A French court has ruled that American appropriation artist Jeff Koons infringed the copyright of French photographer Jean-François Bauret in creating one of his celebrated sculptures, Naked (1988).

The statue is a 40” porcelain statue of a naked boy offering a bouquet of flowers to a naked girl while standing on a pink heart decorated with flowers and is part of his Banality series.

The Guardian reports that Jeff Koons LLC and the Pompidou Centre in Paris were ordered to pay the late photographer’s family €40,000 ($43,000), half of which will go towards covering their legal fees. The company will also have to shell out a further €4,000 ($4,300) for having used a picture of the sculpture on its website.

The judges concluded that the sculpture had been plagiarized from Bauret’s 1975 postcard picture titled Enfants and ruled that even if there were minor differences from Bauret’s photograph, these “do not prevent one from recognizing and identifying the models and the pose” from the original black-and-white photograph. The boy and girl have the same hairstyles and their bodies are similarly positioned, but Koons did add flowers to the sculpture and also produced it in color.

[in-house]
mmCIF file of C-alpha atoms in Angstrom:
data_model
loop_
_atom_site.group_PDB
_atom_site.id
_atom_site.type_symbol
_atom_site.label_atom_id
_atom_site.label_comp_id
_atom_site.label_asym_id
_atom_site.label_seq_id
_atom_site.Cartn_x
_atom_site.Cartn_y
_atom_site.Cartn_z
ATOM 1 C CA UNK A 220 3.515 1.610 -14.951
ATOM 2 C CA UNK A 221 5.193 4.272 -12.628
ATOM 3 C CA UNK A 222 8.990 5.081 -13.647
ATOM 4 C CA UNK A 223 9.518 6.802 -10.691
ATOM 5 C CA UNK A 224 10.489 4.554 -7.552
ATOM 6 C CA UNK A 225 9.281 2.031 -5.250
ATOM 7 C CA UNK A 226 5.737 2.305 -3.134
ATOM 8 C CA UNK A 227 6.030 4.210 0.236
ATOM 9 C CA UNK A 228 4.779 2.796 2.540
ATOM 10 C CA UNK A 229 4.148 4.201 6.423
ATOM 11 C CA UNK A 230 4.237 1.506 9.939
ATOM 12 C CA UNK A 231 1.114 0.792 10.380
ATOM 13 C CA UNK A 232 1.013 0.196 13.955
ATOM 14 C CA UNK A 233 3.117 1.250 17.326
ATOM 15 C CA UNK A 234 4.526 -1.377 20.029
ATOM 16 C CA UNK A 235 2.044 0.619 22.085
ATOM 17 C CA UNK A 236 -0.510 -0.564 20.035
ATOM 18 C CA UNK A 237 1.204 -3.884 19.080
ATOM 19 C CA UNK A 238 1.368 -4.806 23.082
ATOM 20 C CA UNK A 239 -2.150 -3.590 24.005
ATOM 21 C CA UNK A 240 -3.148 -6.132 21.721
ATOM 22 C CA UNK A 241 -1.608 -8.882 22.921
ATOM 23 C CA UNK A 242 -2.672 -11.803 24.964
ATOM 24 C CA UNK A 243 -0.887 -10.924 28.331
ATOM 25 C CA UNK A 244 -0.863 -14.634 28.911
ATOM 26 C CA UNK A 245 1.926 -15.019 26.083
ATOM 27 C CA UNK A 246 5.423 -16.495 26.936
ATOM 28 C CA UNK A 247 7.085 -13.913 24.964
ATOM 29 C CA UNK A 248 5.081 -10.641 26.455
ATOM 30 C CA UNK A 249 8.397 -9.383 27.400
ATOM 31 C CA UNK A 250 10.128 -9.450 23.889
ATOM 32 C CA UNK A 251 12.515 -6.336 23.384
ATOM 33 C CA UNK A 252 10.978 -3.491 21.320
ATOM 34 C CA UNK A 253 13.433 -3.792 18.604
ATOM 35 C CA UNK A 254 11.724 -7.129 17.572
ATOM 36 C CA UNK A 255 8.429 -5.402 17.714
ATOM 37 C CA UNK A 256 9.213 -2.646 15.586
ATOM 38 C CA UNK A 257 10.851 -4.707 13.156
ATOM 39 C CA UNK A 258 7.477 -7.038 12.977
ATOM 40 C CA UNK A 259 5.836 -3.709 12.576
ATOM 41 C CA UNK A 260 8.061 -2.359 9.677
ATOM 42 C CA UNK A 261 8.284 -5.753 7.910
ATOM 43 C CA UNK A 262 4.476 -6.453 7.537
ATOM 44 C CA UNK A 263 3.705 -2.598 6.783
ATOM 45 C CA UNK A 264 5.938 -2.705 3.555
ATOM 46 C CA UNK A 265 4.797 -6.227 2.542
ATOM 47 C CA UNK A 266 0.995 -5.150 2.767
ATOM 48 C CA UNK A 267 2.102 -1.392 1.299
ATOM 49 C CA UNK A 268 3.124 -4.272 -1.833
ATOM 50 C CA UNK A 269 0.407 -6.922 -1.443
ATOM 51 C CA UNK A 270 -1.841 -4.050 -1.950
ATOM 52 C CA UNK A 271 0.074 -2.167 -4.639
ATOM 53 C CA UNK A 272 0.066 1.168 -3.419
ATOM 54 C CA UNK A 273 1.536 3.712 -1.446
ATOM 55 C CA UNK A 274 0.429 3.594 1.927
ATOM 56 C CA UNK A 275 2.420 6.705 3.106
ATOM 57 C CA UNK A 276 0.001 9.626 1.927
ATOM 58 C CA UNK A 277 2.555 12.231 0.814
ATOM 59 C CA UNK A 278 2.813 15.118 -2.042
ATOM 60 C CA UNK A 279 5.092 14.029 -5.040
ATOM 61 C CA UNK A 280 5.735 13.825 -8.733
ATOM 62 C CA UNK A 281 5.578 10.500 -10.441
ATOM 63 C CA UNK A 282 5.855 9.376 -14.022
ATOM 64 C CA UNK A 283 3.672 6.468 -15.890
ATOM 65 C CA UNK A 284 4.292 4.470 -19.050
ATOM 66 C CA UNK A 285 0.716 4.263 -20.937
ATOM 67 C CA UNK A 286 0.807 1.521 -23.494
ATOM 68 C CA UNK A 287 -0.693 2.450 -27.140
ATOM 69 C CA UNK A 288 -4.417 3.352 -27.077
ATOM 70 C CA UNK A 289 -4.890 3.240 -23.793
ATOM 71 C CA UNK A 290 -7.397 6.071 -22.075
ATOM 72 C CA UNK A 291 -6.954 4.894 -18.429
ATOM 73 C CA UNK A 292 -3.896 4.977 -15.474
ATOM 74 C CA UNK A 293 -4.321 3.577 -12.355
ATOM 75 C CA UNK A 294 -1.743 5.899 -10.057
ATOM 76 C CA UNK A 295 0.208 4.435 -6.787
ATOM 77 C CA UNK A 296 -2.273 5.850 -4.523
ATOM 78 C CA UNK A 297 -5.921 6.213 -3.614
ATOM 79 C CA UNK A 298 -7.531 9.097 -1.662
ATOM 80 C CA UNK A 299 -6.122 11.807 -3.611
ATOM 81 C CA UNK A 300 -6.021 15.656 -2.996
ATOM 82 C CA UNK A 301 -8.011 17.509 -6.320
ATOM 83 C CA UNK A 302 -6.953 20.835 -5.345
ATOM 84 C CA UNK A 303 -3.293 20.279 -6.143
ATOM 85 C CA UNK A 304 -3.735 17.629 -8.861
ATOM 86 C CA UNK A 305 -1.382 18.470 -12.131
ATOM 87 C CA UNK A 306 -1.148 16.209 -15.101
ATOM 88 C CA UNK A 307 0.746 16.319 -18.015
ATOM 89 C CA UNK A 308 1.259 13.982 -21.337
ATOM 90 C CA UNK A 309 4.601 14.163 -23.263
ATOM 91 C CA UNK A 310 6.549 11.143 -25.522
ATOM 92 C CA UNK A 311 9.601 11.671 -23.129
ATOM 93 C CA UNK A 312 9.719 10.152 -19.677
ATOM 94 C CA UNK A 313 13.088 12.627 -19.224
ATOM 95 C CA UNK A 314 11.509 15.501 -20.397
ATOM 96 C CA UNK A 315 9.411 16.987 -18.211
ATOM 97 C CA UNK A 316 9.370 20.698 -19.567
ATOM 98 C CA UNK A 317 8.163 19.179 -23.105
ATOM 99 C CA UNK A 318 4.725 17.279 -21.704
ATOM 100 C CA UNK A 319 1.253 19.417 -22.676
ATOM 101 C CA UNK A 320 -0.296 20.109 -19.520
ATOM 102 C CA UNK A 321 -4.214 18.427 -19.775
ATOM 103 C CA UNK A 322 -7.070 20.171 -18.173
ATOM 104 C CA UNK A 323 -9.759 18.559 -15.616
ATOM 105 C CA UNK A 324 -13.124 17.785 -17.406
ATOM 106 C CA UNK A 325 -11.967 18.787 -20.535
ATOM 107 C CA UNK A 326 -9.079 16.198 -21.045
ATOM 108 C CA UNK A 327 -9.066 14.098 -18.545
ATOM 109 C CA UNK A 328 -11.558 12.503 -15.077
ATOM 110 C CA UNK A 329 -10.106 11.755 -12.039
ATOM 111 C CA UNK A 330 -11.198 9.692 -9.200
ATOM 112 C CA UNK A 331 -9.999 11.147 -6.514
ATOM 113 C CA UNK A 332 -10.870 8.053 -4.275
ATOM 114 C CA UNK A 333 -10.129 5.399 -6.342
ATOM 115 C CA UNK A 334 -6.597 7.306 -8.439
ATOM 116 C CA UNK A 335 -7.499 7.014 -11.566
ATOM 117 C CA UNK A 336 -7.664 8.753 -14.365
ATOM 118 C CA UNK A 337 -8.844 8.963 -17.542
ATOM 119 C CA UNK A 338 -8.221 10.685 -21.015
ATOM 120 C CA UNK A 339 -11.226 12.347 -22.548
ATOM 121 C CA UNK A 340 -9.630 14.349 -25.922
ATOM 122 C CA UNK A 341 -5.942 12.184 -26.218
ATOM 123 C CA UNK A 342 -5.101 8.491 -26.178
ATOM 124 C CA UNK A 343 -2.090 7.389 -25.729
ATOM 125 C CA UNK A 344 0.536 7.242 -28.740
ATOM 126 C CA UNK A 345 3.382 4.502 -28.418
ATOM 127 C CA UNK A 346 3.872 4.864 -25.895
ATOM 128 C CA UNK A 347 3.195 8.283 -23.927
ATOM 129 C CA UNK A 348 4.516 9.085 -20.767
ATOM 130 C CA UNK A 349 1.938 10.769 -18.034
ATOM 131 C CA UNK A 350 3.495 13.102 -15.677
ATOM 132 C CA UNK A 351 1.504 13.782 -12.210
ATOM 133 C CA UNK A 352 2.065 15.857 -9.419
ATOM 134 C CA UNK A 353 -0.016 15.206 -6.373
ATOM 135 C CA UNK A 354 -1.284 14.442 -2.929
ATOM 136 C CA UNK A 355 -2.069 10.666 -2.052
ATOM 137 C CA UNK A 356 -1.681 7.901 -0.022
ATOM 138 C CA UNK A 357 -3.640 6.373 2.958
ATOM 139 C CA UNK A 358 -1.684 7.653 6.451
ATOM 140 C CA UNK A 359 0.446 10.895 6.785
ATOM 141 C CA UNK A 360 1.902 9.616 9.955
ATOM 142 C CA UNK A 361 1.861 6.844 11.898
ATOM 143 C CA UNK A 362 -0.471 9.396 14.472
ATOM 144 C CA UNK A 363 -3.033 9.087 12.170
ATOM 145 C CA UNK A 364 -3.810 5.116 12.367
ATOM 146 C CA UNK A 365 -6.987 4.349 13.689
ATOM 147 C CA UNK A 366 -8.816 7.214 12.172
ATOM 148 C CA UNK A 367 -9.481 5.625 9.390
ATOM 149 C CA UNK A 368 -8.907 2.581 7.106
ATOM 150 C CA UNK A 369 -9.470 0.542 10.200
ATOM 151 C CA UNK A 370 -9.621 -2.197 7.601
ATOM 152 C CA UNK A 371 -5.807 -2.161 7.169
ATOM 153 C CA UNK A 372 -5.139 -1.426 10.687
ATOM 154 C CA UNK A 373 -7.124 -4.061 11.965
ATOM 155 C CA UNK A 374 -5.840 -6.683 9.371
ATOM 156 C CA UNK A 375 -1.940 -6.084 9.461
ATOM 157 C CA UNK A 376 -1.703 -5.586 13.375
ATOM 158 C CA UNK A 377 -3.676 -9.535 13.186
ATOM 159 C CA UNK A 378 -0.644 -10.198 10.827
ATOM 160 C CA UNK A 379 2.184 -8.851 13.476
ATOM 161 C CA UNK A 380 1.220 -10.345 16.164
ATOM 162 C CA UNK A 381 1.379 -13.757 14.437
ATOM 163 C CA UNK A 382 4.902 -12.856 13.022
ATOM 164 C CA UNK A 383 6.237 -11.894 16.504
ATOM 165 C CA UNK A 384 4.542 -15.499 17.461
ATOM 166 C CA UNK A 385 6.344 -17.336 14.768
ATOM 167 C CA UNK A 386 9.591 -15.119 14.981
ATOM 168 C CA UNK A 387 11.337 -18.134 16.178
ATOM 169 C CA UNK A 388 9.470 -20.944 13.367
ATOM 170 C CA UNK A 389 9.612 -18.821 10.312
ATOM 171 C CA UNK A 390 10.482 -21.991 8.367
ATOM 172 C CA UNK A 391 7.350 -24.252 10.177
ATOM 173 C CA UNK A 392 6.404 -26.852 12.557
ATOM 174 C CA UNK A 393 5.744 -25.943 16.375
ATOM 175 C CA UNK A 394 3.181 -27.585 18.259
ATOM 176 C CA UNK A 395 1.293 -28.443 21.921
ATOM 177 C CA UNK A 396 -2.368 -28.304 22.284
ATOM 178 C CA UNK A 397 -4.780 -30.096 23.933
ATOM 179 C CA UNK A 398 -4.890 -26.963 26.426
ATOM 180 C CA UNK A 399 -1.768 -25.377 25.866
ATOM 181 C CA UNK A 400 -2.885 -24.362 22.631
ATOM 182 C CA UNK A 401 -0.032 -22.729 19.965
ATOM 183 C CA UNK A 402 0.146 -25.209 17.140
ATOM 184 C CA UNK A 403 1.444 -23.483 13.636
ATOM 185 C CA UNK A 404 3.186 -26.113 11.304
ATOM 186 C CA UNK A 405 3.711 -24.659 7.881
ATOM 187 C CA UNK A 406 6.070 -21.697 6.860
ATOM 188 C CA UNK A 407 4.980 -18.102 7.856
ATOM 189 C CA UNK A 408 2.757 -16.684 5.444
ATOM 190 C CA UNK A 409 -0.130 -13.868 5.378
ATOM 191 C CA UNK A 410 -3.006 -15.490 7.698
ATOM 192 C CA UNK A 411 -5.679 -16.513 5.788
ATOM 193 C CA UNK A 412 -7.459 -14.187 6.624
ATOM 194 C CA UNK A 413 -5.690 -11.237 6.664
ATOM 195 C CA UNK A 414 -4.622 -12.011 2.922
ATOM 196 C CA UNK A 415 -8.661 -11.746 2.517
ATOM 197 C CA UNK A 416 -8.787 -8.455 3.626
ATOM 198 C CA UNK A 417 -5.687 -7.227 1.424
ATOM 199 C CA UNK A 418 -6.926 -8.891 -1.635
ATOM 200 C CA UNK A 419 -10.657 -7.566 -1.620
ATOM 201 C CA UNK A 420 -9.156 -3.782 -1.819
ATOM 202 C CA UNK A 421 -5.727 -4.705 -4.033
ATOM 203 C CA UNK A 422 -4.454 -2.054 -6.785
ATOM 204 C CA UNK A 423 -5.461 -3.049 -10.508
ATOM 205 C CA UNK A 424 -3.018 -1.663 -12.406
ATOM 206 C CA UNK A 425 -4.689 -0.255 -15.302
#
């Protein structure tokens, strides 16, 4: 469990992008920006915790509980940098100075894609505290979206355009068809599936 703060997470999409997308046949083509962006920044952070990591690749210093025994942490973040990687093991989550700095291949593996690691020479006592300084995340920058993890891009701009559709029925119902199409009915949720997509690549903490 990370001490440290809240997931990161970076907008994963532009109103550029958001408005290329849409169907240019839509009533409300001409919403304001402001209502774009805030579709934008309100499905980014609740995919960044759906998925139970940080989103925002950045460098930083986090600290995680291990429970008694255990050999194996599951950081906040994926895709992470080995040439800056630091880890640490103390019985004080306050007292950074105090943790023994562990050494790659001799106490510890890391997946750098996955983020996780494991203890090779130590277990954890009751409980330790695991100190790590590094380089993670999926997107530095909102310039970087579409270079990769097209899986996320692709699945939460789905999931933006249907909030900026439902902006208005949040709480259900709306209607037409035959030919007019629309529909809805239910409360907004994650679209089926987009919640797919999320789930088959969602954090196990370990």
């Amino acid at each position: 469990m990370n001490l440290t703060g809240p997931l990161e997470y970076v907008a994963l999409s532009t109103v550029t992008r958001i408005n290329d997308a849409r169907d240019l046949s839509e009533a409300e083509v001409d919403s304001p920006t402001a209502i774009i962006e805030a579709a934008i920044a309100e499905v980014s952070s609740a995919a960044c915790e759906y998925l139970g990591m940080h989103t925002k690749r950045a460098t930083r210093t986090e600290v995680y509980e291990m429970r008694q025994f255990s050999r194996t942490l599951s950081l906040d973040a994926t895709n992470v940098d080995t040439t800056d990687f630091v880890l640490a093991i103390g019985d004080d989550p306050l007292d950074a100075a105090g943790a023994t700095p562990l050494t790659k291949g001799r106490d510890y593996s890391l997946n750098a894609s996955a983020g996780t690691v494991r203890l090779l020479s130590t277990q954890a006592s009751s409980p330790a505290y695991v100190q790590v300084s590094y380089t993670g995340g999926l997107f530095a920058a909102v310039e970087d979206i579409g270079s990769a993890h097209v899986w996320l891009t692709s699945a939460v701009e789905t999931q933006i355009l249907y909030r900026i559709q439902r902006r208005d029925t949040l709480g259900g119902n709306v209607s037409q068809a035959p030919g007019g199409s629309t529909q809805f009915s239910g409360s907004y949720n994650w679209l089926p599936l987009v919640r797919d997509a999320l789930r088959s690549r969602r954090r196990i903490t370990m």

Radio France Internationale reports that the sculpture was excluded from the museum’s Koons retrospective as it was damaged in transit, but they did use photographs in the catalogue.

“I met a curator of contemporary photography at the French National Library to talk about donating some photos and she showed me all the shots my husband had done that they had already… luckily, this one Enfants was in the 1971 collection, so there was a trace of it,” Bauret’s widow Claude Bauret-Allard told France’s Télérama. And that is how she discovered the similarities between Naked and her husband’s photograph.

PDN Pulse notes that Koons has been involved in other disputes over copyright infringement as well, including one against photographer Art Rogers. He admitted to having copied the String of Puppies image intentionally, but attempted to claim fair use by parody.